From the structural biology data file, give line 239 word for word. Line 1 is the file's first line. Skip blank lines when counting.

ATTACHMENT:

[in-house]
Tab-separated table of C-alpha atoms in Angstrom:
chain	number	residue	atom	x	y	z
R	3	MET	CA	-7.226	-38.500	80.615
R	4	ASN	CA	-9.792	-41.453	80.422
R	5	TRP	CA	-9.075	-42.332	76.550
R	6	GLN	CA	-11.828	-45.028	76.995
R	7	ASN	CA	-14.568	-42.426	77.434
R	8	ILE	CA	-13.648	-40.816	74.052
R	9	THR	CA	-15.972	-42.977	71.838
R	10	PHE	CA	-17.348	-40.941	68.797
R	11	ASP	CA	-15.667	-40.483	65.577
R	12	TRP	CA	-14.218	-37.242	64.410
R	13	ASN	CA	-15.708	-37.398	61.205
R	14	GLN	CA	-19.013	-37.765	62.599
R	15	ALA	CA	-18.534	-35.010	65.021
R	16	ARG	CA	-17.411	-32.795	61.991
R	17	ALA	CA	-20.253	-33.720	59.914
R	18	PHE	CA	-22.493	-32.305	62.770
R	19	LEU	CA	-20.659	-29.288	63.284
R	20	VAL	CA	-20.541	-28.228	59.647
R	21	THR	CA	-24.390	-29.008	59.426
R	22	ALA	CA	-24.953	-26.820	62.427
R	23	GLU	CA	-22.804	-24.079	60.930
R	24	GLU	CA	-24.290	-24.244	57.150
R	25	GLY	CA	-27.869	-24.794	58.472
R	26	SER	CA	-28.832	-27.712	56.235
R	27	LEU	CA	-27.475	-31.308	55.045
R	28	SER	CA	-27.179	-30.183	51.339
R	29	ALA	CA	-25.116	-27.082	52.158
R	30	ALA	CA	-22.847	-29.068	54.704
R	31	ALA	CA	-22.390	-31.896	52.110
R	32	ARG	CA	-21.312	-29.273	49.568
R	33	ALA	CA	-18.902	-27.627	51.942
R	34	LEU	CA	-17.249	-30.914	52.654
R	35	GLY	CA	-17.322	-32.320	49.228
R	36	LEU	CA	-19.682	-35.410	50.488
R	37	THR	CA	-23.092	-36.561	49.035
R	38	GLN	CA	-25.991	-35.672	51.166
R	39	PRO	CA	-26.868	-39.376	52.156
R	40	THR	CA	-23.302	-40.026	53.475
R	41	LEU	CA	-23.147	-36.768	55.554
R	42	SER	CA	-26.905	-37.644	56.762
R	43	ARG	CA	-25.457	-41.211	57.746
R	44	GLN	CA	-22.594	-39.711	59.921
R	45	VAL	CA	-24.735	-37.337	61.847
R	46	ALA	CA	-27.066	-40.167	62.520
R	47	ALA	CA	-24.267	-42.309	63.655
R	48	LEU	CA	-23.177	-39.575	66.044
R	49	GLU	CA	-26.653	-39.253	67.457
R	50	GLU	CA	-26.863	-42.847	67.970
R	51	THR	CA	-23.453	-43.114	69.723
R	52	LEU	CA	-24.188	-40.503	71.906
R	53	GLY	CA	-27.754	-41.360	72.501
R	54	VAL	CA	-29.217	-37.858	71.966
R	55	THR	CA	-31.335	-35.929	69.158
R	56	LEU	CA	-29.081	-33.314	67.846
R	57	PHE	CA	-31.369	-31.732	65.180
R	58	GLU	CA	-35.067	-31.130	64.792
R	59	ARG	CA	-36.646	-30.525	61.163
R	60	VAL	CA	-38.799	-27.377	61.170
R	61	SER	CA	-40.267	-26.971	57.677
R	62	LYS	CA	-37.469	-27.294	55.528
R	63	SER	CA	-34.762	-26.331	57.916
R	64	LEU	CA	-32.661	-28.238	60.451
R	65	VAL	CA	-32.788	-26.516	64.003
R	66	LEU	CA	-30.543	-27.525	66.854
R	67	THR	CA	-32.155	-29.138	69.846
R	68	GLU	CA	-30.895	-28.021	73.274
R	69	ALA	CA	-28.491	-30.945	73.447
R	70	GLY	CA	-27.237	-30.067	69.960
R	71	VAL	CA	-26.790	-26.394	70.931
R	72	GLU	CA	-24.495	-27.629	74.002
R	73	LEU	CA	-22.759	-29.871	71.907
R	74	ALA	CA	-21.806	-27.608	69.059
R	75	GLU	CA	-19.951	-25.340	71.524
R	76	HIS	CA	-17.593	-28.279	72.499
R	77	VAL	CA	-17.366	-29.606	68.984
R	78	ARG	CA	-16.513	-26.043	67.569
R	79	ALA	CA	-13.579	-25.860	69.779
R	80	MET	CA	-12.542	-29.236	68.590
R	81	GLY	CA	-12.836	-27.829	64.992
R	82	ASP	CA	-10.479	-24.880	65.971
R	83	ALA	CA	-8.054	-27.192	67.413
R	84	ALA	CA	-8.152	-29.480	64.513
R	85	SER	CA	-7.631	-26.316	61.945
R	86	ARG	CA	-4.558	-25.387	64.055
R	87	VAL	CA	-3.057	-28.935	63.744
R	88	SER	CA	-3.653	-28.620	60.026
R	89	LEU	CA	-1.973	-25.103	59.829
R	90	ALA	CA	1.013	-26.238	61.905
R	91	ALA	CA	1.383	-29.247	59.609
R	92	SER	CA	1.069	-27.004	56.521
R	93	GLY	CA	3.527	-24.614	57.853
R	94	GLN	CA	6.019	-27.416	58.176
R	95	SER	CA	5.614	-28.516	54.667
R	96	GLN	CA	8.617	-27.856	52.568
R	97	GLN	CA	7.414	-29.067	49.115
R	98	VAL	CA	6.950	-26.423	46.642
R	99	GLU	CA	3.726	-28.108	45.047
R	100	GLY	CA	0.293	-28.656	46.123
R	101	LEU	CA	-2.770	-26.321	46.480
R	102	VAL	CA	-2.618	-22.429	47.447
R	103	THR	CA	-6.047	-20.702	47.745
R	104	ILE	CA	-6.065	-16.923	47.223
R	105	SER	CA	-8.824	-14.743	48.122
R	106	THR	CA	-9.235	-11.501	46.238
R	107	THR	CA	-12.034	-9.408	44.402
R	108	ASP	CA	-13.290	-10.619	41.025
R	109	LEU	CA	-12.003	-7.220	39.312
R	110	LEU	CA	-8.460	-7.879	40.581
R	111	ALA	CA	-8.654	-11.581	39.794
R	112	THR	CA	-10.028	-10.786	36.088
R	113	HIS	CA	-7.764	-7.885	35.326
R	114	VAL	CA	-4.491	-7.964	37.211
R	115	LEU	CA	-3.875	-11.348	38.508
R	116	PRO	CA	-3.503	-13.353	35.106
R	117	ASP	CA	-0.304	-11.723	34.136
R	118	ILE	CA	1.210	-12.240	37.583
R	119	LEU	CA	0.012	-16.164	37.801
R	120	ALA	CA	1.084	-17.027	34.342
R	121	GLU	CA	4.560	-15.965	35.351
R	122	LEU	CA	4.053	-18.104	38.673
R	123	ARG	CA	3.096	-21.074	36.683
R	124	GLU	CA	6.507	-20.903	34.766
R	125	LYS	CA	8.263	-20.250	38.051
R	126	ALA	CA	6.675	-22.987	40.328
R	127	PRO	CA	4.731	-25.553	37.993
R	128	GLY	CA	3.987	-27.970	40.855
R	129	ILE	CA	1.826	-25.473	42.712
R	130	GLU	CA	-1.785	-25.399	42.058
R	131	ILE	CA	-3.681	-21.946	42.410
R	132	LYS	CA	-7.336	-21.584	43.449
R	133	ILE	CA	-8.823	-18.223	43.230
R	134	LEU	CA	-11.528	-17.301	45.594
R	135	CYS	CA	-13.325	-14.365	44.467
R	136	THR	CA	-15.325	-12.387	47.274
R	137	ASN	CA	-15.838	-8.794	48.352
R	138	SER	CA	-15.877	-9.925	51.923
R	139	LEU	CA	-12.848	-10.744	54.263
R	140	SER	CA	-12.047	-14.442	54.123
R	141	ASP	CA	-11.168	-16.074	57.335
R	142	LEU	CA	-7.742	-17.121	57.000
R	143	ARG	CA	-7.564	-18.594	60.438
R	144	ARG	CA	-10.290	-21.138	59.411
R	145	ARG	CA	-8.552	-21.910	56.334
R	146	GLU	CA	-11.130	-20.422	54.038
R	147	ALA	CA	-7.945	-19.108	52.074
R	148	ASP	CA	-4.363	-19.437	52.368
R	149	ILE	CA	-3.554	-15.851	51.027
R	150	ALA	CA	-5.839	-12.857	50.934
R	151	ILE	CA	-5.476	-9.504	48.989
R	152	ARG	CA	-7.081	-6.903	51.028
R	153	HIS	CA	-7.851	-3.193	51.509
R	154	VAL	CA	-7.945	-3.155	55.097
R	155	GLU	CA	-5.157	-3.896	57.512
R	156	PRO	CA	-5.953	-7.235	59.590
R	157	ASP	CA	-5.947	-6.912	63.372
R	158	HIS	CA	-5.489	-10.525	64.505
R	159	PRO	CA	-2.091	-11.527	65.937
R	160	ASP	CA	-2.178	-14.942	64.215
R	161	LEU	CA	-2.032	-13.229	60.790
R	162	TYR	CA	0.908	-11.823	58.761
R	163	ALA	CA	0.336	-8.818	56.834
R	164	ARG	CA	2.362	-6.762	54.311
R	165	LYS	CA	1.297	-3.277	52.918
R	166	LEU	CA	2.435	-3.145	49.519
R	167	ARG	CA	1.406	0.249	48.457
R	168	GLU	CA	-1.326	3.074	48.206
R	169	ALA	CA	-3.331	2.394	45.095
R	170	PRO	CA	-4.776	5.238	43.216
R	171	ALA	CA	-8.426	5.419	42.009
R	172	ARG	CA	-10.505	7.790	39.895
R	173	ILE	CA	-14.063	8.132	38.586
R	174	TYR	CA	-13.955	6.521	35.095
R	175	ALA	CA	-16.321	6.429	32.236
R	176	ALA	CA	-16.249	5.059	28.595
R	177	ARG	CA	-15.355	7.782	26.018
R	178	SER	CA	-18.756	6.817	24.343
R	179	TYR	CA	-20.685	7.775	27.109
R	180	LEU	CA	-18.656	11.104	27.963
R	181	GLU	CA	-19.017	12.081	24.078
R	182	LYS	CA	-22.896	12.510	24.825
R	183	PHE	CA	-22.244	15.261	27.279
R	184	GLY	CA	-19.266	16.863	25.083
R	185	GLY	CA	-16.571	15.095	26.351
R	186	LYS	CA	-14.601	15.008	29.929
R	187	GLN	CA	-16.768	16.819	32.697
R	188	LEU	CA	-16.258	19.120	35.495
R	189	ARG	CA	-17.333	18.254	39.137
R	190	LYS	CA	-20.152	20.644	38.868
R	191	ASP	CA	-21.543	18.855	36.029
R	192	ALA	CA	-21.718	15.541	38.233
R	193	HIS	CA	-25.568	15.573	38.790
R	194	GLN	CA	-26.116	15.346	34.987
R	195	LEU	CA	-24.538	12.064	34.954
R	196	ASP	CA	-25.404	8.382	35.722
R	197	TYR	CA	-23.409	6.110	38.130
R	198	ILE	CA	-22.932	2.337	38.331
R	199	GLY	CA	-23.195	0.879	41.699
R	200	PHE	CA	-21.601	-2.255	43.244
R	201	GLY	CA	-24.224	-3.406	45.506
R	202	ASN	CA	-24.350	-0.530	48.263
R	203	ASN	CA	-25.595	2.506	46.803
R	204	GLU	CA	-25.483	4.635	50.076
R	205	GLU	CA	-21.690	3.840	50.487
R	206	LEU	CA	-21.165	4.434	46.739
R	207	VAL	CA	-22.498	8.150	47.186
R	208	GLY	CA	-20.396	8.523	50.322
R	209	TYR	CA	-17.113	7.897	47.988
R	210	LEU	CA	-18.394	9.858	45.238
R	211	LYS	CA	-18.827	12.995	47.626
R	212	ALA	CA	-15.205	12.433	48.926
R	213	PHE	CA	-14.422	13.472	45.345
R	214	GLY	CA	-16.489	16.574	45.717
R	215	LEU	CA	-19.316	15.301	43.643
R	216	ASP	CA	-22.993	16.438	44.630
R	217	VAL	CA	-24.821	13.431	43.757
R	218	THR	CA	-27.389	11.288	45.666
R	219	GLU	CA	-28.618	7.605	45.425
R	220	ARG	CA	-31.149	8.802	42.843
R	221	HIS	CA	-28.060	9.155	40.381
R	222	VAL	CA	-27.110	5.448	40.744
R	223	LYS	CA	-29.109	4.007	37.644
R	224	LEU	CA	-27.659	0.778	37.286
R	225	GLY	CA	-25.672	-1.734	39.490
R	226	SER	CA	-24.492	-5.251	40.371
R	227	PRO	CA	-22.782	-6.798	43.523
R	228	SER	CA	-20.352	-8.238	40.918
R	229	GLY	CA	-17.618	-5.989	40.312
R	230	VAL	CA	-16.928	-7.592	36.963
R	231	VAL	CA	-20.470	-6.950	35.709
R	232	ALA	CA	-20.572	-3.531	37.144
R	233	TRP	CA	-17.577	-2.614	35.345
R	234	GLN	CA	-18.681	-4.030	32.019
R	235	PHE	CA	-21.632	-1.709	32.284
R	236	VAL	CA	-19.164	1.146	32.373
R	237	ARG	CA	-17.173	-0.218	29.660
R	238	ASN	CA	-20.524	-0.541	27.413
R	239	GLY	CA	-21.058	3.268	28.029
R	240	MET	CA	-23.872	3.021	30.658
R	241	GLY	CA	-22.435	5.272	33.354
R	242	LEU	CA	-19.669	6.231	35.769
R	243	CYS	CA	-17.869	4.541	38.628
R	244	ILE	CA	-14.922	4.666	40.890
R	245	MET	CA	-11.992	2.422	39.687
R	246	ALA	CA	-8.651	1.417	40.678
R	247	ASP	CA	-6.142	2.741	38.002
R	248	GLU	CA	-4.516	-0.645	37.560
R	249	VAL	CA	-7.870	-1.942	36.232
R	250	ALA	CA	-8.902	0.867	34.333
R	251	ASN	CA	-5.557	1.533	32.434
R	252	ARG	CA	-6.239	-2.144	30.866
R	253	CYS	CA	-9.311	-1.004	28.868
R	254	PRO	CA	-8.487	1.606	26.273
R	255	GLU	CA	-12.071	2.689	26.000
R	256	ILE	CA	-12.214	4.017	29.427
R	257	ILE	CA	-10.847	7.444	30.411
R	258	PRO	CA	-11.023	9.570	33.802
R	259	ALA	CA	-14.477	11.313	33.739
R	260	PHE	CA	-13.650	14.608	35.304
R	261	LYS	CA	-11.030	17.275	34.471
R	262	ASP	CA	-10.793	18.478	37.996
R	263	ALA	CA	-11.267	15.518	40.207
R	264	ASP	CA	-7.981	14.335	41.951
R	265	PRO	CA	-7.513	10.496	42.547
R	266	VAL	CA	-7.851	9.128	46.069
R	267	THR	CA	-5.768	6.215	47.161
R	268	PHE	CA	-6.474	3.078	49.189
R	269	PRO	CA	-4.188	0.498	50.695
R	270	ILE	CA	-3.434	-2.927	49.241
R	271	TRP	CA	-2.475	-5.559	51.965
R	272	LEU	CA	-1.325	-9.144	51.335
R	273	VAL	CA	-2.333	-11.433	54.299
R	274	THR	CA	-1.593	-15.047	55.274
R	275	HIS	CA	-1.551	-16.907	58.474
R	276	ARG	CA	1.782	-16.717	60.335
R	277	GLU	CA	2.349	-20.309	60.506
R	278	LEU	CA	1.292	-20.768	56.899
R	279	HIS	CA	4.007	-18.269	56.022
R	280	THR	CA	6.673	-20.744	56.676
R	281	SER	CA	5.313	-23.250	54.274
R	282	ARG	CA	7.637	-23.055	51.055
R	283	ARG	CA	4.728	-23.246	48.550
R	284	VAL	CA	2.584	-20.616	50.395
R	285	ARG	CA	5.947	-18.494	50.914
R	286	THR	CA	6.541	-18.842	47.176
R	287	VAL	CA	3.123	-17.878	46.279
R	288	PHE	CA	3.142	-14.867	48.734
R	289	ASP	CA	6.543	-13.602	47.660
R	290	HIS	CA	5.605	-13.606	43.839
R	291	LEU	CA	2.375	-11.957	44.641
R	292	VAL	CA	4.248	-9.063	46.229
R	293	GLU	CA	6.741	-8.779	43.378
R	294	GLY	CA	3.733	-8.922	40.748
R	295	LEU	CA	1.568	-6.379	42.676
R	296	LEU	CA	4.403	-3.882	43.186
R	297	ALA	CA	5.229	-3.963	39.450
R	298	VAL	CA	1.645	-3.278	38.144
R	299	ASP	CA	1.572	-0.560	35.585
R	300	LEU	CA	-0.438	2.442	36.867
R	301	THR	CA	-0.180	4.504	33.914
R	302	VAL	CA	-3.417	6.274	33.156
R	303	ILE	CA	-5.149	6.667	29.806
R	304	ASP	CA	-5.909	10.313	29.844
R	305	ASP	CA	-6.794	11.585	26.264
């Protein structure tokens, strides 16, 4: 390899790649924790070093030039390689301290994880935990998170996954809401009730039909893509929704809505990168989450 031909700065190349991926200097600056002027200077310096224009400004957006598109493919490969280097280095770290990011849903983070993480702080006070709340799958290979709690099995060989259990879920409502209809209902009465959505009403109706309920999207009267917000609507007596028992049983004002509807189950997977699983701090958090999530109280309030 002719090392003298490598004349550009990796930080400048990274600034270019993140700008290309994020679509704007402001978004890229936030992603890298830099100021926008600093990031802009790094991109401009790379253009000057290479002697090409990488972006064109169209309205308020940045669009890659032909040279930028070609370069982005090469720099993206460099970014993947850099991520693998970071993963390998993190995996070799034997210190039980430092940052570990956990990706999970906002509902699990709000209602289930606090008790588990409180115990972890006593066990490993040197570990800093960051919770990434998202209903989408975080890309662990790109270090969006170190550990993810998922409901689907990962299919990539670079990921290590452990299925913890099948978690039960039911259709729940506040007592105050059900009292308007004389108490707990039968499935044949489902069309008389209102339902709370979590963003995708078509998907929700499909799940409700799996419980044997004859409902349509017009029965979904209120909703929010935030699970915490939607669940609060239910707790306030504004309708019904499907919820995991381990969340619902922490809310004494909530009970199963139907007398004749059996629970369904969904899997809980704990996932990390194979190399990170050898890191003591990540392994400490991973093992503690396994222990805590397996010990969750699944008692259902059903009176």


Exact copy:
R	238	ASN	CA	-20.524	-0.541	27.413